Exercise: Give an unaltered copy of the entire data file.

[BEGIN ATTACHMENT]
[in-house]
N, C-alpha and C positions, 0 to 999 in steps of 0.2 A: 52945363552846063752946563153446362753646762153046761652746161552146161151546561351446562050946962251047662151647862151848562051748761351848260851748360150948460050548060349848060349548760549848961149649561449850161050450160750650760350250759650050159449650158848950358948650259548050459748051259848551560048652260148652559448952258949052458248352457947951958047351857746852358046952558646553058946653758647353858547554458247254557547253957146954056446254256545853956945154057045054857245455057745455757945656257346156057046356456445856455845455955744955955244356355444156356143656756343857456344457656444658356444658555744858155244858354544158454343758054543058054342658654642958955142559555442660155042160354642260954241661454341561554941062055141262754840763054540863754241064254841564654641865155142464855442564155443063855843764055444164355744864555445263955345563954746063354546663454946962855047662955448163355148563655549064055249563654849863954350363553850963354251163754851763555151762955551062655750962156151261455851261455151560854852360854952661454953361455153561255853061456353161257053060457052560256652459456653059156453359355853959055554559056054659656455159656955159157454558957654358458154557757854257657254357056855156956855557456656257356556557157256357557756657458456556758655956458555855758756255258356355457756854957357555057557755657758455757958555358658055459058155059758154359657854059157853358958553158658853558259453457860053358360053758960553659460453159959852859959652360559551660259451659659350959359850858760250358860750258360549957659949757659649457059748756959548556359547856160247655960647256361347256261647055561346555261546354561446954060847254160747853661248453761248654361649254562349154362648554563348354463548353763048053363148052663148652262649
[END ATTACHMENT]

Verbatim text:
[in-house]
N, C-alpha and C positions, 0 to 999 in steps of 0.2 A: 52945363552846063752946563153446362753646762153046761652746161552146161151546561351446562050946962251047662151647862151848562051748761351848260851748360150948460050548060349848060349548760549848961149649561449850161050450160750650760350250759650050159449650158848950358948650259548050459748051259848551560048652260148652559448952258949052458248352457947951958047351857746852358046952558646553058946653758647353858547554458247254557547253957146954056446254256545853956945154057045054857245455057745455757945656257346156057046356456445856455845455955744955955244356355444156356143656756343857456344457656444658356444658555744858155244858354544158454343758054543058054342658654642958955142559555442660155042160354642260954241661454341561554941062055141262754840763054540863754241064254841564654641865155142464855442564155443063855843764055444164355744864555445263955345563954746063354546663454946962855047662955448163355148563655549064055249563654849863954350363553850963354251163754851763555151762955551062655750962156151261455851261455151560854852360854952661454953361455153561255853061456353161257053060457052560256652459456653059156453359355853959055554559056054659656455159656955159157454558957654358458154557757854257657254357056855156956855557456656257356556557157256357557756657458456556758655956458555855758756255258356355457756854957357555057557755657758455757958555358658055459058155059758154359657854059157853358958553158658853558259453457860053358360053758960553659460453159959852859959652360559551660259451659659350959359850858760250358860750258360549957659949757659649457059748756959548556359547856160247655960647256361347256261647055561346555261546354561446954060847254160747853661248453761248654361649254562349154362648554563348354463548353763048053363148052663148652262649